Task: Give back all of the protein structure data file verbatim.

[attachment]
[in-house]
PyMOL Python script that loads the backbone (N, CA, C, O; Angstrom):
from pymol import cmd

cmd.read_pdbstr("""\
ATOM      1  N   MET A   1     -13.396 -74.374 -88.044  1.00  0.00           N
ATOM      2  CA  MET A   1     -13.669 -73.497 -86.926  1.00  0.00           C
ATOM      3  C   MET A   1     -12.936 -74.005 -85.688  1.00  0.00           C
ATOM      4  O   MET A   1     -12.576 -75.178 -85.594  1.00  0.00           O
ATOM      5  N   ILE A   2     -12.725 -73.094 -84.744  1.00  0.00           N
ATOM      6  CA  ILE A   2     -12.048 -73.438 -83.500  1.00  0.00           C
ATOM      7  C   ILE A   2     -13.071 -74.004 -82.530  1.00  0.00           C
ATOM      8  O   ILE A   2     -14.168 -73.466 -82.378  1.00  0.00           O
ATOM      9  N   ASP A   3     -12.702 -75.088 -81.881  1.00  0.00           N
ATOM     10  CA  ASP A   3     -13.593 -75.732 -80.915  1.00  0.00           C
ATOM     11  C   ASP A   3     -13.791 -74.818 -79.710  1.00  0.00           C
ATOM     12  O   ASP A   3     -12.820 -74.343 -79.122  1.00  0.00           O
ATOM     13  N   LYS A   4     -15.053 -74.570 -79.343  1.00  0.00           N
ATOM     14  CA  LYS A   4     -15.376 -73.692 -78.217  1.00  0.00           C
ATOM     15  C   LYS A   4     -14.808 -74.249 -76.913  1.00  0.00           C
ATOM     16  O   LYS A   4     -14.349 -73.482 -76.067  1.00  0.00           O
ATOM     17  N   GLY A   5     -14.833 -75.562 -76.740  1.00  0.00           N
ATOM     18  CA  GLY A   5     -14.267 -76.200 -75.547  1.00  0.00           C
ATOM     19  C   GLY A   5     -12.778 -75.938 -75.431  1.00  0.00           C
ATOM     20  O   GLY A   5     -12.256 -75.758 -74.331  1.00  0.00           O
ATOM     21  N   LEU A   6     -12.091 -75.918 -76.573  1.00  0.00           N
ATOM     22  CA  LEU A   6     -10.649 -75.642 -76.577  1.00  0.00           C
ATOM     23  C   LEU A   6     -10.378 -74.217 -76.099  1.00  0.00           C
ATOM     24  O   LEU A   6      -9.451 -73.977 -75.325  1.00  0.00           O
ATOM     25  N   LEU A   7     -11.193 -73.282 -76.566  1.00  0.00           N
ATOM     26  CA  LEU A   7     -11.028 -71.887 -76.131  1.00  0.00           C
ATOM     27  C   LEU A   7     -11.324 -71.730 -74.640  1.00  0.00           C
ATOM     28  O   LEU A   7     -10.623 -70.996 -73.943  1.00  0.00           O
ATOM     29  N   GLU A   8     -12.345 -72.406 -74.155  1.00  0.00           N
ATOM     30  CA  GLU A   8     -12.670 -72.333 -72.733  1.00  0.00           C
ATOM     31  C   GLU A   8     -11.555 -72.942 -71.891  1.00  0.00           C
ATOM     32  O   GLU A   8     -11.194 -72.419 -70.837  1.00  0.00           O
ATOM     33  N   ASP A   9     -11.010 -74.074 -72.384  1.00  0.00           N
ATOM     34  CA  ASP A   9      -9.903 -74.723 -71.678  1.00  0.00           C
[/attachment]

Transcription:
[in-house]
PyMOL Python script that loads the backbone (N, CA, C, O; Angstrom):
from pymol import cmd

cmd.read_pdbstr("""\
ATOM      1  N   MET A   1     -13.396 -74.374 -88.044  1.00  0.00           N
ATOM      2  CA  MET A   1     -13.669 -73.497 -86.926  1.00  0.00           C
ATOM      3  C   MET A   1     -12.936 -74.005 -85.688  1.00  0.00           C
ATOM      4  O   MET A   1     -12.576 -75.178 -85.594  1.00  0.00           O
ATOM      5  N   ILE A   2     -12.725 -73.094 -84.744  1.00  0.00           N
ATOM      6  CA  ILE A   2     -12.048 -73.438 -83.500  1.00  0.00           C
ATOM      7  C   ILE A   2     -13.071 -74.004 -82.530  1.00  0.00           C
ATOM      8  O   ILE A   2     -14.168 -73.466 -82.378  1.00  0.00           O
ATOM      9  N   ASP A   3     -12.702 -75.088 -81.881  1.00  0.00           N
ATOM     10  CA  ASP A   3     -13.593 -75.732 -80.915  1.00  0.00           C
ATOM     11  C   ASP A   3     -13.791 -74.818 -79.710  1.00  0.00           C
ATOM     12  O   ASP A   3     -12.820 -74.343 -79.122  1.00  0.00           O
ATOM     13  N   LYS A   4     -15.053 -74.570 -79.343  1.00  0.00           N
ATOM     14  CA  LYS A   4     -15.376 -73.692 -78.217  1.00  0.00           C
ATOM     15  C   LYS A   4     -14.808 -74.249 -76.913  1.00  0.00           C
ATOM     16  O   LYS A   4     -14.349 -73.482 -76.067  1.00  0.00           O
ATOM     17  N   GLY A   5     -14.833 -75.562 -76.740  1.00  0.00           N
ATOM     18  CA  GLY A   5     -14.267 -76.200 -75.547  1.00  0.00           C
ATOM     19  C   GLY A   5     -12.778 -75.938 -75.431  1.00  0.00           C
ATOM     20  O   GLY A   5     -12.256 -75.758 -74.331  1.00  0.00           O
ATOM     21  N   LEU A   6     -12.091 -75.918 -76.573  1.00  0.00           N
ATOM     22  CA  LEU A   6     -10.649 -75.642 -76.577  1.00  0.00           C
ATOM     23  C   LEU A   6     -10.378 -74.217 -76.099  1.00  0.00           C
ATOM     24  O   LEU A   6      -9.451 -73.977 -75.325  1.00  0.00           O
ATOM     25  N   LEU A   7     -11.193 -73.282 -76.566  1.00  0.00           N
ATOM     26  CA  LEU A   7     -11.028 -71.887 -76.131  1.00  0.00           C
ATOM     27  C   LEU A   7     -11.324 -71.730 -74.640  1.00  0.00           C
ATOM     28  O   LEU A   7     -10.623 -70.996 -73.943  1.00  0.00           O
ATOM     29  N   GLU A   8     -12.345 -72.406 -74.155  1.00  0.00           N
ATOM     30  CA  GLU A   8     -12.670 -72.333 -72.733  1.00  0.00           C
ATOM     31  C   GLU A   8     -11.555 -72.942 -71.891  1.00  0.00           C
ATOM     32  O   GLU A   8     -11.194 -72.419 -70.837  1.00  0.00           O
ATOM     33  N   ASP A   9     -11.010 -74.074 -72.384  1.00  0.00           N
ATOM     34  CA  ASP A   9      -9.903 -74.723 -71.678  1.00  0.00           C